Can you share the most interesting story that happened to you since you started your career?

When I was going through the certification process to become an Ayurvedic Educator and Vedic Counselor, I found myself under the tutelage of Deepak Chopra. I appreciated how he made complex concepts sound simple. Several times he made comments on how the events of life bring us together to this very moment. As I watched him speak, I knew that one day I would meet him personally, I felt it in my bones. A couple of years later, I found myself on a trip to India with him and a group of soul explorers where we were to meet with the Dalai Lama. The month before the opportunity was presented to me, I had experienced a regression therapy session with a psychic medium who took me on a journey through my past lives where I was a servant to the tenth Dalai Lama — among other jobs, I ate his food to see if it was poisoned. Fast forward to my modern meeting with the Dalai Lama. In the temple, Deepak mentioned that this group was probably reconnecting from a past life experience. As we listened to the Dalai Lama speak, he would occasionally stick his tongue out at me and giggle, and then we held hands. When you are on the right path, the spontaneous fulfillment of desires presents itself.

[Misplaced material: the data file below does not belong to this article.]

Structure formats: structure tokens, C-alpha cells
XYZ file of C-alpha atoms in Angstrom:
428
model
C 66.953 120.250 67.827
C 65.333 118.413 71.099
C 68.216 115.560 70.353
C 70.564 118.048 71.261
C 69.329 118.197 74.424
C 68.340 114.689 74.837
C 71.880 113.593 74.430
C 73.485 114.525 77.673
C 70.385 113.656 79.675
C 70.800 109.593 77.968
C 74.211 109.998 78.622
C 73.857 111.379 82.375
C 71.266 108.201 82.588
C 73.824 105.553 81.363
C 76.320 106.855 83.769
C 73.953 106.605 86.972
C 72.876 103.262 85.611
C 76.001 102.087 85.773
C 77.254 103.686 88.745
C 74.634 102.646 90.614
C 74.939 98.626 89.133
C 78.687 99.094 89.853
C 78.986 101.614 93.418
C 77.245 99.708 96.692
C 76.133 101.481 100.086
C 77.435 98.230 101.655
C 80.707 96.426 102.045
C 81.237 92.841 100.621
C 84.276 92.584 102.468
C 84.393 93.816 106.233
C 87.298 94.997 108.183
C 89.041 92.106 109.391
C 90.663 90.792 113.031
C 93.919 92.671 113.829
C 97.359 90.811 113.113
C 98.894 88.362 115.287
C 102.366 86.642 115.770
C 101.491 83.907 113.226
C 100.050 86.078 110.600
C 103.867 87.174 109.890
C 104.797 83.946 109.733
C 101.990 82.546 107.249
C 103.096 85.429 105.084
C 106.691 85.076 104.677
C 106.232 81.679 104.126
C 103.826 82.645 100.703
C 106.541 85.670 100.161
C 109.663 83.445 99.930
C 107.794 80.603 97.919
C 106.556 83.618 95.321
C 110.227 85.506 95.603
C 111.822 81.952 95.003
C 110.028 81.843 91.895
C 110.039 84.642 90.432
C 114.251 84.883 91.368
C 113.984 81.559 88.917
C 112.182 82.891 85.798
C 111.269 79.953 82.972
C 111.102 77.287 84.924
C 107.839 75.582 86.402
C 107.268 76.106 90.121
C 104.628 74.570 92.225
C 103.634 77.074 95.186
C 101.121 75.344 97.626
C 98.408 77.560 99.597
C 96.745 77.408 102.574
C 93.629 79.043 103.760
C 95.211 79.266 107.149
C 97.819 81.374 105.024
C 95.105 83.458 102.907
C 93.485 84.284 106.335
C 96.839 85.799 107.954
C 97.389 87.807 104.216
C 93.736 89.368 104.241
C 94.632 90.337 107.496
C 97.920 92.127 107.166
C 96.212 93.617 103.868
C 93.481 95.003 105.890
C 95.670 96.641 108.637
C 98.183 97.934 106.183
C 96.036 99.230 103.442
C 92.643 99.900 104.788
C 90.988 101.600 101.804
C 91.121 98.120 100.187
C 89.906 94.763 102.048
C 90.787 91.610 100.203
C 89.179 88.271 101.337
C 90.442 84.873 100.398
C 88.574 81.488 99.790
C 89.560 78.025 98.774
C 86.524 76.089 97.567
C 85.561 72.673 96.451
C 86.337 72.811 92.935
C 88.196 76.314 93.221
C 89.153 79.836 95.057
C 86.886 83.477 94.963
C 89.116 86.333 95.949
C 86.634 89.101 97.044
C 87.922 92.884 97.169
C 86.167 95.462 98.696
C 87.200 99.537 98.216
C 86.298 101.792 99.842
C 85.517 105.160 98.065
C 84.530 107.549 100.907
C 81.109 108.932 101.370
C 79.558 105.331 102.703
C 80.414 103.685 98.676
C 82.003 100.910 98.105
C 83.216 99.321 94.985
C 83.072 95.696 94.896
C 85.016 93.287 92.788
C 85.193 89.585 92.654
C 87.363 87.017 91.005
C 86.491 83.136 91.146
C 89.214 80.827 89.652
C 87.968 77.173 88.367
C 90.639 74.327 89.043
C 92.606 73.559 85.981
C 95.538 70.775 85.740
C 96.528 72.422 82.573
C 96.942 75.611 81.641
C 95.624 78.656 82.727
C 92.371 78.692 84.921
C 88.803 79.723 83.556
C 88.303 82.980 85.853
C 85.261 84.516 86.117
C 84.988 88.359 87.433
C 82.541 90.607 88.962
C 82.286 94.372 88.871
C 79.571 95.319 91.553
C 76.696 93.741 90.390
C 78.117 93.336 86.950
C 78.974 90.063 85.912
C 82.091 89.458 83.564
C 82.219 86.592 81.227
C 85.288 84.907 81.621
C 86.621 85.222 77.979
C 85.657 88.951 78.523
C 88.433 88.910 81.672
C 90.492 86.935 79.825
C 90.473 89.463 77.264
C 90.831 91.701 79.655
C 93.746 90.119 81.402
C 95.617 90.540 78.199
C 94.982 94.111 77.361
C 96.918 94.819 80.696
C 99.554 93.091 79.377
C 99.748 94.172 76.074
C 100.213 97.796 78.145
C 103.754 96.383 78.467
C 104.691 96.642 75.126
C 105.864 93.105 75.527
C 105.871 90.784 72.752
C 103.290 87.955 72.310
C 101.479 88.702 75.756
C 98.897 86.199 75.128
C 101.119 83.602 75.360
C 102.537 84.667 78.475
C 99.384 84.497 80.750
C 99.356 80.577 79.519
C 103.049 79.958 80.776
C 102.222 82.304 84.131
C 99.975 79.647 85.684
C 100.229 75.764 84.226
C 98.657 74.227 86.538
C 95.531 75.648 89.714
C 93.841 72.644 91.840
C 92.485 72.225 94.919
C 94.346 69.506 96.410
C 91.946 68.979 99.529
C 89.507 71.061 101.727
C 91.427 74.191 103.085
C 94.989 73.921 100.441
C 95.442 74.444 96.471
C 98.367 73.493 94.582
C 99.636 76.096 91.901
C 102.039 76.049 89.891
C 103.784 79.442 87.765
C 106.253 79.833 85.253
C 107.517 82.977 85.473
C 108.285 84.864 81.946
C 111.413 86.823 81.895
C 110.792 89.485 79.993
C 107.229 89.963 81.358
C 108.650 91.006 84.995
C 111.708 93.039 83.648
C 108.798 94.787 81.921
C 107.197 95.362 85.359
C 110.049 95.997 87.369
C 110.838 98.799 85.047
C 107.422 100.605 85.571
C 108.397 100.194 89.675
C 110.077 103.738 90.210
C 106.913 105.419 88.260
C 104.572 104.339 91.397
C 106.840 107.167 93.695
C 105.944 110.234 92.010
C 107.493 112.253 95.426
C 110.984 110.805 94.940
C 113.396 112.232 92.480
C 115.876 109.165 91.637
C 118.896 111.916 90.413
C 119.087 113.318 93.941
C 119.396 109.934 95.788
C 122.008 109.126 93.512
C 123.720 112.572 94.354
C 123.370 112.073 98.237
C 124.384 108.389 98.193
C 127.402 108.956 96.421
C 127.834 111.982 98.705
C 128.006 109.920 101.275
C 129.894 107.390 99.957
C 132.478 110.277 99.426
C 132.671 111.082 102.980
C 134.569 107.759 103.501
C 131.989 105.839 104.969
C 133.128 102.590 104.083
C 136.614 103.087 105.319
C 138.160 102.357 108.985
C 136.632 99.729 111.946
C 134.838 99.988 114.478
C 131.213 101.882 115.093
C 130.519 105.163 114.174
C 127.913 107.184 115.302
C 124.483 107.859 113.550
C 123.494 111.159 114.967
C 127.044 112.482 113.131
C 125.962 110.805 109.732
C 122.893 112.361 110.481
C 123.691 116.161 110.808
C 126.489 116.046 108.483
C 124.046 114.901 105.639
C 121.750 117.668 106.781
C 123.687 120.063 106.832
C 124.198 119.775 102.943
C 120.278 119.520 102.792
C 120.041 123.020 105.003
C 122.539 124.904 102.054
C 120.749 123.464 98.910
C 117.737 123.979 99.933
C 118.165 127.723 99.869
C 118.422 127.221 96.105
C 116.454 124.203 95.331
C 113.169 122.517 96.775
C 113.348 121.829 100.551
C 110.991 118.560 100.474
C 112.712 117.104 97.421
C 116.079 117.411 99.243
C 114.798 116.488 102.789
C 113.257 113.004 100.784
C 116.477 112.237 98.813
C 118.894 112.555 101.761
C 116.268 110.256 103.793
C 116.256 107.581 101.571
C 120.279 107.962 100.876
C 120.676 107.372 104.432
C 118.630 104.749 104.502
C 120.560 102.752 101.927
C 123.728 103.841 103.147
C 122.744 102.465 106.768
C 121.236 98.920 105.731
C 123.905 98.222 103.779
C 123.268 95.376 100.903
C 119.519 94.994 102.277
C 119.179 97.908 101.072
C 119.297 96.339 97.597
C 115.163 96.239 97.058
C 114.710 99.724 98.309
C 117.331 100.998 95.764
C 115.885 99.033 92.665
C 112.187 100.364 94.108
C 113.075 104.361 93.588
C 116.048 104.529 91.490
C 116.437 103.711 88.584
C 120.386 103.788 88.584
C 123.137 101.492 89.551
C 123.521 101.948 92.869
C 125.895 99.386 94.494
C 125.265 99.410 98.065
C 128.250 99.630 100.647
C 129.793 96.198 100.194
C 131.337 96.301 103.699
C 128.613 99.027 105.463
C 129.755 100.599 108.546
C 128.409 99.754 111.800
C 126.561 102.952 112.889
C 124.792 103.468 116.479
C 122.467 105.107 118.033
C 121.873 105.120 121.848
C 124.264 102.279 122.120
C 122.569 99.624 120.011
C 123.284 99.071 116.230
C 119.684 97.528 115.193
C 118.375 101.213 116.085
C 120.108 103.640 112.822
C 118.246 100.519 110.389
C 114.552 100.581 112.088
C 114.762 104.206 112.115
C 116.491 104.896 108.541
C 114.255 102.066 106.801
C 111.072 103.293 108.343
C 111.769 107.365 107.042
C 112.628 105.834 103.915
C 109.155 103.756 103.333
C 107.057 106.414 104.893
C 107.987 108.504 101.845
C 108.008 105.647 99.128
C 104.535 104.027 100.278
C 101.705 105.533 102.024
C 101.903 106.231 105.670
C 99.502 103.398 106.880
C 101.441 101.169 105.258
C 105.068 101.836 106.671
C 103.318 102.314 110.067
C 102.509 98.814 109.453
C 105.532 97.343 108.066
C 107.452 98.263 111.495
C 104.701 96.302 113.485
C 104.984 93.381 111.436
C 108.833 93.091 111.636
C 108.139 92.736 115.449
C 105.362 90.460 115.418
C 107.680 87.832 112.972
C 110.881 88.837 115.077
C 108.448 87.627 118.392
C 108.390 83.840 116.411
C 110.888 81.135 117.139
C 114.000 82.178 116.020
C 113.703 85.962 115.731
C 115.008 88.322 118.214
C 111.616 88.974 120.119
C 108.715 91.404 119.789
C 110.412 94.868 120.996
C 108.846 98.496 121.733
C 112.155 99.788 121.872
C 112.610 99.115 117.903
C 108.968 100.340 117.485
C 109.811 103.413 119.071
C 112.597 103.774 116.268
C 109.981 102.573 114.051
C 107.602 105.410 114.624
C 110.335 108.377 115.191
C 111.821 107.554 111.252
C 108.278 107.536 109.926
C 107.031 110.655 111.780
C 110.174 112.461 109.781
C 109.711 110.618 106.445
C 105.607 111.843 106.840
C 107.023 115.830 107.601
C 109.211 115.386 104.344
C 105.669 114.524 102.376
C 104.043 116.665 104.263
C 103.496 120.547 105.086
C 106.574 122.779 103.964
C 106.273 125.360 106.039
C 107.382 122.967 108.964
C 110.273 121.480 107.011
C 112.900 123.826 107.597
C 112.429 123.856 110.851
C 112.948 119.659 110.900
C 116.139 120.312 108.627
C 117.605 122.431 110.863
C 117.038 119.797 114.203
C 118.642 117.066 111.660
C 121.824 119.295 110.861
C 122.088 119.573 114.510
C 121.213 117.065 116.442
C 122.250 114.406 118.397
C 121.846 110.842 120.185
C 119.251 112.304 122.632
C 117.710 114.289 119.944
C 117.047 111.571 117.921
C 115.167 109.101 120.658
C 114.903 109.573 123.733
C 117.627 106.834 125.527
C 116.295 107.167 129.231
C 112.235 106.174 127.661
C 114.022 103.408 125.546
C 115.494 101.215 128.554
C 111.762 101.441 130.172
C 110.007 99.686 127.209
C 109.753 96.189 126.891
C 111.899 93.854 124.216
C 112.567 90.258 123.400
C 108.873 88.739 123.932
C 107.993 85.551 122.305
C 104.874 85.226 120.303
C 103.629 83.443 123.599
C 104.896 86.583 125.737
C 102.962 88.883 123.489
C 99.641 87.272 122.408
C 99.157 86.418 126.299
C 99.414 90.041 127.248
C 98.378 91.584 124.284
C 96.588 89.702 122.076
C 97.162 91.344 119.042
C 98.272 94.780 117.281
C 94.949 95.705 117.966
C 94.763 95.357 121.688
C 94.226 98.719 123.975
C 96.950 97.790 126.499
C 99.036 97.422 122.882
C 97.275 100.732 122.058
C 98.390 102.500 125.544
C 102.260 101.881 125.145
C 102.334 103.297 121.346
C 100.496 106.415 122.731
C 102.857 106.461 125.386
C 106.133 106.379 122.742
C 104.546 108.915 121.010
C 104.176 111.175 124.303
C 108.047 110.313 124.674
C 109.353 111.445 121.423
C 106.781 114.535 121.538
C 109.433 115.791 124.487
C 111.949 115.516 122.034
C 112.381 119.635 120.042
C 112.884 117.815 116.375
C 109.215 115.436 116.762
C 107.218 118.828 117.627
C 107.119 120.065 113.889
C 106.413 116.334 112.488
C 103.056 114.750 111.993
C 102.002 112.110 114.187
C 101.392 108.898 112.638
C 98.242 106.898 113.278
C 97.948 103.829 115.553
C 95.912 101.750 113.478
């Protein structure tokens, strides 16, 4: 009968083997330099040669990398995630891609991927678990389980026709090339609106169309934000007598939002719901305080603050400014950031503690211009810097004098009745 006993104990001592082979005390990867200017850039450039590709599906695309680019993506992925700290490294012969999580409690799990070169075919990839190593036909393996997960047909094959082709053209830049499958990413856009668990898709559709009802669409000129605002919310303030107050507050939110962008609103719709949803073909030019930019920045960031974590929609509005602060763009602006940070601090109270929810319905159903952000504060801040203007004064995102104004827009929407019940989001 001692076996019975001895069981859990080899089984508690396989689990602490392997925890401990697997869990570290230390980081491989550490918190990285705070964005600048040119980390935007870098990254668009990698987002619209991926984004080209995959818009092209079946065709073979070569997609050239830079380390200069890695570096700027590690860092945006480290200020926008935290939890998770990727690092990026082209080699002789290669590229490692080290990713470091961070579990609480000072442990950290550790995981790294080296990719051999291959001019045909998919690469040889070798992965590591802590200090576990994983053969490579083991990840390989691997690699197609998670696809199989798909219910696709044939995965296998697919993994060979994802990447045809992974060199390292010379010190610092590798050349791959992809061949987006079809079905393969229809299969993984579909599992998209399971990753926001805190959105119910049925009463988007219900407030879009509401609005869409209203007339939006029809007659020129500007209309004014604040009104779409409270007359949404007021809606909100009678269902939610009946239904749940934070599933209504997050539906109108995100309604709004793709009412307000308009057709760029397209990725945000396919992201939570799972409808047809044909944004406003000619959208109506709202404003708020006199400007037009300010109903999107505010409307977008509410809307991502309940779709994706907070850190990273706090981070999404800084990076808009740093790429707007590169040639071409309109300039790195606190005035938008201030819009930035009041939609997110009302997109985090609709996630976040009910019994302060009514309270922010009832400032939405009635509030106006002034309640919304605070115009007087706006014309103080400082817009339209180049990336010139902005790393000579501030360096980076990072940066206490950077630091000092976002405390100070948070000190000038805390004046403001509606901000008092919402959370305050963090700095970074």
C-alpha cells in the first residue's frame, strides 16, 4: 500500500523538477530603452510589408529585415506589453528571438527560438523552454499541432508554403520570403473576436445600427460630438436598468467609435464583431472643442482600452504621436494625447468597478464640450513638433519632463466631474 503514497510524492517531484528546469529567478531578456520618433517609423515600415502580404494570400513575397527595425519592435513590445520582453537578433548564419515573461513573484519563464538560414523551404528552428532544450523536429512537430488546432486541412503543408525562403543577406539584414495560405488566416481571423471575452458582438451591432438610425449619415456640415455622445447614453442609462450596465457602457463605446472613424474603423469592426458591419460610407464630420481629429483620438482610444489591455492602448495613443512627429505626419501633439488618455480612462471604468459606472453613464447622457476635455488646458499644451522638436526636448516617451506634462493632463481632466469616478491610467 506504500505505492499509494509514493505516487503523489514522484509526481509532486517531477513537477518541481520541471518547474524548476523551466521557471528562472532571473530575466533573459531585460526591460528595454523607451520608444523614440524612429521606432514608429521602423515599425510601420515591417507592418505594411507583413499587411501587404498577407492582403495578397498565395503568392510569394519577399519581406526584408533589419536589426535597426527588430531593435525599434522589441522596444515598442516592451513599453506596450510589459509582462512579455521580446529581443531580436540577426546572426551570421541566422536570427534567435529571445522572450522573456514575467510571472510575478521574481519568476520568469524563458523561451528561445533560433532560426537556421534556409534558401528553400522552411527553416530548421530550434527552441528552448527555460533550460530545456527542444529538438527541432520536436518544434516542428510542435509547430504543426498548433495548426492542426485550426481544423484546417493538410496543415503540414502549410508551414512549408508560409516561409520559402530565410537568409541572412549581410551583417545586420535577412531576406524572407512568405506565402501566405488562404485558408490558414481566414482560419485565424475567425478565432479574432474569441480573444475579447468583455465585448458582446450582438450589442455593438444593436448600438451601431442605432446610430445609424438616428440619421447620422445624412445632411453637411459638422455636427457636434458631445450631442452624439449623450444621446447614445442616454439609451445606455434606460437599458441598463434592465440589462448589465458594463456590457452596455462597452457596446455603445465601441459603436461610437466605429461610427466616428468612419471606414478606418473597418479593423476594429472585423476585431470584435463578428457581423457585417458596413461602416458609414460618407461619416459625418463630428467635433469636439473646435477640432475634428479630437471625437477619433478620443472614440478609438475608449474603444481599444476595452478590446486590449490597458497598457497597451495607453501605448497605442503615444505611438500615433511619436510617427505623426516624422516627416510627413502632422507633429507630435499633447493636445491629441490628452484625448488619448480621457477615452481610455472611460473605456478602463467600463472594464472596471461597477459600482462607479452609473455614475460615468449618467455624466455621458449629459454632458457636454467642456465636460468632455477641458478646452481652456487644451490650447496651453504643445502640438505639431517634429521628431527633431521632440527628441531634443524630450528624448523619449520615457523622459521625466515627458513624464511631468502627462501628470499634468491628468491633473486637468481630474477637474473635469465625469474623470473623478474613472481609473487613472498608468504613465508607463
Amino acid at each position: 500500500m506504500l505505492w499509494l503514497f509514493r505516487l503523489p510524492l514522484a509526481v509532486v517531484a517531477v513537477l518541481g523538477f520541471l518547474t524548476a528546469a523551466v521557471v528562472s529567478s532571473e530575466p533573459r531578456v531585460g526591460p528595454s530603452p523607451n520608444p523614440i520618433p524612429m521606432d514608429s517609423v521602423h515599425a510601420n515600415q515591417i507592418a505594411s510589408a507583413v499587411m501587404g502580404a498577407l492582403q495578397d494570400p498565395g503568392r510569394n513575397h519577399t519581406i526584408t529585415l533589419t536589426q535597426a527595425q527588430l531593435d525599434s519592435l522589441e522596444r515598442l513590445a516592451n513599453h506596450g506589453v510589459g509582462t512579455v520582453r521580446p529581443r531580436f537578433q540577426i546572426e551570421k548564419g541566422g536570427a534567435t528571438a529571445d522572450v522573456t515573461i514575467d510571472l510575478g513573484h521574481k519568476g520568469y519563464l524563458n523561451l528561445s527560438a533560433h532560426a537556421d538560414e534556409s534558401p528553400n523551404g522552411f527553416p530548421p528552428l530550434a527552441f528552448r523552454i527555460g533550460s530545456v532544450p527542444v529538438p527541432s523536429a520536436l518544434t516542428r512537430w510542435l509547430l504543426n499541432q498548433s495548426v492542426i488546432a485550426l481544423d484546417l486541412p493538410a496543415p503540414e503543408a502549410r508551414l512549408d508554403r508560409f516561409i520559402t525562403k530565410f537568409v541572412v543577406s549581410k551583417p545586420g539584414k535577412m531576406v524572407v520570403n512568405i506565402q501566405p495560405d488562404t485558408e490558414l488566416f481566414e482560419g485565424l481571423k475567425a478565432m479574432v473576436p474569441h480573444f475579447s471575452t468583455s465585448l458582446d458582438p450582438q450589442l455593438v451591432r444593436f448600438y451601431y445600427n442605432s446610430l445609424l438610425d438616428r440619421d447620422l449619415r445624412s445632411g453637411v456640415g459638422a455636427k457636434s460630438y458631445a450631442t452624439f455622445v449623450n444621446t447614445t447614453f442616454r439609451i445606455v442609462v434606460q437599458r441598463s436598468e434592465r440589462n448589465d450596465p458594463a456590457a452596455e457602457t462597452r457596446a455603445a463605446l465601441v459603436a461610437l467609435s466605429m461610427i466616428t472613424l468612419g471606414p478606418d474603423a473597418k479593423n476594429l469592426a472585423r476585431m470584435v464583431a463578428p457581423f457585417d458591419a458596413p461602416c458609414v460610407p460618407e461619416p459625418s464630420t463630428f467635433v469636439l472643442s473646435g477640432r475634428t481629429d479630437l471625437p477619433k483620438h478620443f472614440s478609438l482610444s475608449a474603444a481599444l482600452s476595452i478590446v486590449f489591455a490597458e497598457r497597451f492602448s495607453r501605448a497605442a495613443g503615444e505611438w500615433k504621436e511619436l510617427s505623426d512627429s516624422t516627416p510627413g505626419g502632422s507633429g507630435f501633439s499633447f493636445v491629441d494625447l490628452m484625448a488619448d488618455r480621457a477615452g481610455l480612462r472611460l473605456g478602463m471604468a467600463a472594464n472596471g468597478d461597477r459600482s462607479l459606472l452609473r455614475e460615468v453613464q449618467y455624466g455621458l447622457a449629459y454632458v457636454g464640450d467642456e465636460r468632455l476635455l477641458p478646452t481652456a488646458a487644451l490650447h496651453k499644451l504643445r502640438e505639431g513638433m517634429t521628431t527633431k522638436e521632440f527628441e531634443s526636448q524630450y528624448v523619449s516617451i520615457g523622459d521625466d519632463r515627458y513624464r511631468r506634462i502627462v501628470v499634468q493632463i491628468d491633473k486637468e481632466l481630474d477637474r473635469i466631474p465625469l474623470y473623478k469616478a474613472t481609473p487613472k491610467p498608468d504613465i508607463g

What advice would you give to other leaders about how to create a fantastic work culture?

First and foremost, a fantastic work culture is always about humanity. Taking the time to understand the layers, nuances, and complexities of how your organization serves your clients is key. What does it mean to you to be inclusive? On the surface layer it could mean just checking the box of diversity, a deeper layer would allow everyone to feel safe to voice their opinions and make suggestions regardless of who is in the room, say a boss or colleague that might be biased in some ways. Another layer might mean that everyone associated with the organization is fully aligned with how the organization higher values. Taking the time to understand where you as a leader stands and get into the nuances of that before it is presented to everyone else will set the standard. Clarity, integrity, transparency, humility, and honesty with the self before asking it of others is true leadership. Once that is set, openness, joy, creativity, equality, inclusion are qualities that lend to a fantastic work culture.